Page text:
On the afternoon of Sept. 26, 2013, we will recognize Native Americans at the Omak schools. The official day is Friday, but school will be let out for that day. I have been participating in these activities for several years.
I start by asking the students what is Native American Day besides not having to go to school? Well, it is to recognize Indians. In the U.S. there are 562 tribes. Of course, you live on or near to one of the biggest reservations in our state, the Colville Indian Reservation.
How did this all start? Well, in 1968 California Gov. Ronald Reagan established the Fourth Friday in September as American Indian Day. Many states have followed suit but changed the name to Native American Day. This is a little confusing because anyone born in the U.S. is a Native American. And that has contributed to American Indians becoming invisible. Try to find the Indian in Bev Doolittle’s drawing.
In 1925 Zane Gray wrote a book called the Vanishing American which is about American Indians disappearing. Well, we are still here but maybe a better description would be the invisible American.
A few years ago I was on a business trip for the tribe to Washington, D.C. As I was going through the airport concourse I noticed an athletic young man playing a video game. He was really involved. Later, for some reason, I was bumped up to first class, which was very unusual because the tribe doesn’t travel first class.
Just before we took off, the man in the concourse took a seat next to me. I introduced myself as a member of the Colville tribe. He needed no introduction because I recognized him as Mark Rypien, the All-American quarterback from Washington State University who had just received the Most Valuable Player award at the Super Bowl playing for the Washington Redskins. He said he was going to Washington, D.C., to sign a contract which I later heard was for $9 million.
I took the opportunity to ask him not to let them change the team name from Redskins. It was an honor to have that name to recognize that Indians still existed. Otherwise we are ignored. The same applies to the Atlanta Braves baseball team. Stanford University changed their name from Indians to Cardinals. Part of the Vanishing American Movement.
This was very unfortunate because Coach Pop Warner brought the name “Indians” to Stanford from the Carlisle Indian school where Olympic champion Jim Thorpe played football.
Even the Nespelem School on my Colville Reservation changed from Savages to something else. When I went there we were proud to be called Savages, including those who weren’t Indian. We didn’t win many games but we usually won the Good Sportsmanship Award at basketball tournaments, proving we really weren’t savages.
We might be invisible but we are in the background. And it is a very important background. We are the backbone of the country.
First, let’s recognize that Indians were not limited to just the U.S. We populated all of North and South America and the islands in between.
We not only discovered the Americas before Columbus, we are America. But we are invisible.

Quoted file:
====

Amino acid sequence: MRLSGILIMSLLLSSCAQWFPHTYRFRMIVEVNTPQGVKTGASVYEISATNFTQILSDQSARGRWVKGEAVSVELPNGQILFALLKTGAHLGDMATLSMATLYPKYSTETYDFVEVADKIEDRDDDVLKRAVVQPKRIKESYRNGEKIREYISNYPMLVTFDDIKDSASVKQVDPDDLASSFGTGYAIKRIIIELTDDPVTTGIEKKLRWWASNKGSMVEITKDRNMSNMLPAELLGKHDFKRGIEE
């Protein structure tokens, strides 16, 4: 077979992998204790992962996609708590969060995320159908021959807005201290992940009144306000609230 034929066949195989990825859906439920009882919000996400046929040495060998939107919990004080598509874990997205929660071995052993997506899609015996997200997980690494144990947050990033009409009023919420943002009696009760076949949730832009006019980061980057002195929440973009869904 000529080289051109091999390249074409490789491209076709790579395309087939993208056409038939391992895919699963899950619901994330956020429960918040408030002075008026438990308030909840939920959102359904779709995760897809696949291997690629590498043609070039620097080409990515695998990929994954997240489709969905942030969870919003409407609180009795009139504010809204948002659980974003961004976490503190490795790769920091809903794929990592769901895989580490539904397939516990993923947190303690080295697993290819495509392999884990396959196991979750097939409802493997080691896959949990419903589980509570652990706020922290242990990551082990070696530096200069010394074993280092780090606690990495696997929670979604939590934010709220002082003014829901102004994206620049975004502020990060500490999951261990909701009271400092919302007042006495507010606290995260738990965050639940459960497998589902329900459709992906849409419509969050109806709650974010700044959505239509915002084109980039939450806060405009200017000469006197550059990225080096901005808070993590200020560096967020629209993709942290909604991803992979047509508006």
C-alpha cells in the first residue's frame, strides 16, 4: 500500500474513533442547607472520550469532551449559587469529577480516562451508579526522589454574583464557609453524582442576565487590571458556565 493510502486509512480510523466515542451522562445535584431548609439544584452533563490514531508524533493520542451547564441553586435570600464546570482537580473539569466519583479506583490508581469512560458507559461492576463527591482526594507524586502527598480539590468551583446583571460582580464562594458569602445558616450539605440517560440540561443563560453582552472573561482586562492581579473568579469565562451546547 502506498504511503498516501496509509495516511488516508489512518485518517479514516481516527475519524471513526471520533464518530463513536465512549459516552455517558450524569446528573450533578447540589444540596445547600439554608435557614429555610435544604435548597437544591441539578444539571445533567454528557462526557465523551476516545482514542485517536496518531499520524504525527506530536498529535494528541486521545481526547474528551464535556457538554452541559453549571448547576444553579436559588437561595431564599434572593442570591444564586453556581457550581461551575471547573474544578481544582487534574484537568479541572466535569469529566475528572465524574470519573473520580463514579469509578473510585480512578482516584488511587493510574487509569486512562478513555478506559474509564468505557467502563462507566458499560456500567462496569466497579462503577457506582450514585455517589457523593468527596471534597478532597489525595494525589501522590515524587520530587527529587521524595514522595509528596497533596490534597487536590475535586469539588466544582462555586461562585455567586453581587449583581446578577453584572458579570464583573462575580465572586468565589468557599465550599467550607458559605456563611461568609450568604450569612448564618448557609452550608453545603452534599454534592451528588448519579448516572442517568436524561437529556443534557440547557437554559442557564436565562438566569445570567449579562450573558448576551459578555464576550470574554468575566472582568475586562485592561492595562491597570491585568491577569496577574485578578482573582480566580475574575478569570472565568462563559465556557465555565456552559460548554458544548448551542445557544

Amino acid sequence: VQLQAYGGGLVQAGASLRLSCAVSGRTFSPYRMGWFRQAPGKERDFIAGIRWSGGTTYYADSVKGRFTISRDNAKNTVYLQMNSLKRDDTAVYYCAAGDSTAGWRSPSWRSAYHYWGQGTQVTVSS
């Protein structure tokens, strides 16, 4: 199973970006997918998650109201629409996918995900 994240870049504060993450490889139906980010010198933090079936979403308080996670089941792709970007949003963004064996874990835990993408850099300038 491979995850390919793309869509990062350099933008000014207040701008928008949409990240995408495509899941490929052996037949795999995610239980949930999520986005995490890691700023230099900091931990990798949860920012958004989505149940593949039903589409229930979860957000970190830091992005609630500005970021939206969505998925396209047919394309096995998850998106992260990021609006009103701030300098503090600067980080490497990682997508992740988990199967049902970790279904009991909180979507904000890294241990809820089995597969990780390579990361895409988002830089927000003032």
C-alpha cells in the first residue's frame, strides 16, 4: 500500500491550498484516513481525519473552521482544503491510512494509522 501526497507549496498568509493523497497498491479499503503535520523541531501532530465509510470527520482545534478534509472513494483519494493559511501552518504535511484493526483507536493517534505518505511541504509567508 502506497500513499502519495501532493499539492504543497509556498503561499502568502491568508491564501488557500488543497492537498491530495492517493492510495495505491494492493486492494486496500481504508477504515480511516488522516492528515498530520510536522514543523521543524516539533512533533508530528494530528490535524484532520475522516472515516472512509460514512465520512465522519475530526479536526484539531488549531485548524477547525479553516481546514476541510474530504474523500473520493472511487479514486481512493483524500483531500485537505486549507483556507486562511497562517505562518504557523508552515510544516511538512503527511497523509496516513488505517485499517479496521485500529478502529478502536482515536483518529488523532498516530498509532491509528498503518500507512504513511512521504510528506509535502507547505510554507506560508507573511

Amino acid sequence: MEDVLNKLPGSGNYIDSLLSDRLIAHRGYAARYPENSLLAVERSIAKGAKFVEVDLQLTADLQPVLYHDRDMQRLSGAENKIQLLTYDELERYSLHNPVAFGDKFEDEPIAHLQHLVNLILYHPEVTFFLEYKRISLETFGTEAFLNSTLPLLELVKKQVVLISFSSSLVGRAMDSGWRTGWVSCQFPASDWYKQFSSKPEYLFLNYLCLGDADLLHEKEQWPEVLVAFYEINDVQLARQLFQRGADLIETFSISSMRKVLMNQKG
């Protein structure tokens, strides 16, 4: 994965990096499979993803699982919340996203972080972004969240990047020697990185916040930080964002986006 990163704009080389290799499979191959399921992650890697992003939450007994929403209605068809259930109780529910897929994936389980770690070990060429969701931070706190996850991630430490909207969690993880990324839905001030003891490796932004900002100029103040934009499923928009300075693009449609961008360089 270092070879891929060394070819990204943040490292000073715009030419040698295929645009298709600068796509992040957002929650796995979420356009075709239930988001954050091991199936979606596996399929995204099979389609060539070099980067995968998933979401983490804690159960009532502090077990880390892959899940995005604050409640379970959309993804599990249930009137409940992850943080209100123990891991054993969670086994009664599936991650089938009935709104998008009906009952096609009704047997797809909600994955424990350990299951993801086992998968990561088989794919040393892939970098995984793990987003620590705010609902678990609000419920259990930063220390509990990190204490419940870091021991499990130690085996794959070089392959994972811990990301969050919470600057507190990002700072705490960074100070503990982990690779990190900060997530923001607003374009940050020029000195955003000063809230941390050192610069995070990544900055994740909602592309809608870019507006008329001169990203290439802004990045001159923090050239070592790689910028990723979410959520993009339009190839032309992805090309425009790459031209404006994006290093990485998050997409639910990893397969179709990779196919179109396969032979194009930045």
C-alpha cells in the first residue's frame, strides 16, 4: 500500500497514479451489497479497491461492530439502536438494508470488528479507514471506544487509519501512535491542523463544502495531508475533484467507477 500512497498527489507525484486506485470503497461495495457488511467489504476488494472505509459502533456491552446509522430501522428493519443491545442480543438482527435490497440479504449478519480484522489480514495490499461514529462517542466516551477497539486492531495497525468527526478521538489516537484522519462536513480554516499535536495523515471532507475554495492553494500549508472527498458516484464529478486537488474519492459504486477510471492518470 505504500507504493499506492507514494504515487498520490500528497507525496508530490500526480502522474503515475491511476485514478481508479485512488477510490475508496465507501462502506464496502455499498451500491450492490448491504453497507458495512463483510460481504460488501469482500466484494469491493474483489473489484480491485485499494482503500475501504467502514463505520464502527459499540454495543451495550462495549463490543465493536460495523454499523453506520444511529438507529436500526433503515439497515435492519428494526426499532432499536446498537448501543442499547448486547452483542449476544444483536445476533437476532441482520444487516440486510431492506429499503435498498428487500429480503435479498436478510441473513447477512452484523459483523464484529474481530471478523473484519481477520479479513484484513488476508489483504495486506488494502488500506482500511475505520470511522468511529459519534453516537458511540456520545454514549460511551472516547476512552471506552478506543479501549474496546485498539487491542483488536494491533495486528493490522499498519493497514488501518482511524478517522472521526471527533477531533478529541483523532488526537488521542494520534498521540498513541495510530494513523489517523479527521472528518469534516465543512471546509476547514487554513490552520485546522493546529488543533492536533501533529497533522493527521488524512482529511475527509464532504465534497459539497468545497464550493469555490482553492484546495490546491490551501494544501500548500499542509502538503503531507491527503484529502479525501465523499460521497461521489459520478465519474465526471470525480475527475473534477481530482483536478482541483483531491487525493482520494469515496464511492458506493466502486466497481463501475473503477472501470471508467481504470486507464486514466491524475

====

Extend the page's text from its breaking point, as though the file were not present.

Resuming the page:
Very few people realize the U.S. Constitution is based at least partly on the Indian democracy. There was no democracy in the rest of the world before Columbus accidently landed on an island in the Caribbean.
Very few know the origin of medicines that are commonly used today. For example:
Indians gave sailors in Montreal Vitamin C (bark of evergreen tree) to cure them of the scurvy. Europeans didn’t recognize the significance until 200 years later.
The Incas in South America cured Malaria with quinine (Peruvian bark) in 1620. It was killing about 2 million people a year worldwide. A Nobel prize was awarded to a European for the discovery of quinine in 1902 with no mention of the Incas. There are other medicines such as iodine (from seaweed) and aspirin (from poplar or willow trees) which were used by Indians before the rest of the world.
Many of today’s foods and flavors came from the Americas. To mention a few: Popcorn, peanuts, tomatoes, potatoes, zucchini, clams, 47 types of berries, maple syrup, fish and chips, and fried bread. Could we get along without french fries, corn chips, nachos, tortilla chips, jerky and dried meat?
Many people were concerned with the event to happen on Dec. 21, 2012. Actually the Mayans (from the Yucatan in Mexico) say it is happening now and has been since 2007 and will continue at least until 2015.
The Hopi Indians predicted 200 years ago that the world could be destroyed if we collectively took the wrong path. If our technology continues to lead us down a materialistic path the world could end.
But many of us do not believe that we will go down that path. A Mayan elder said, “The world will change for the better if we think with our heart rather than our head.” Indians try to speak from the heart to be truthful and accurate. If enough people do this a new world will emerge just like a butterfly from a cocoon.
When we become spiritually aware we will be totally in control of our destiny.
Wendell George writes Go-la’-ka Wa-wal-sh (Raven Speaks) He can be reached via email at firstname.lastname@example.org. His books are available at the Hastings & Omak book stores and Amazon.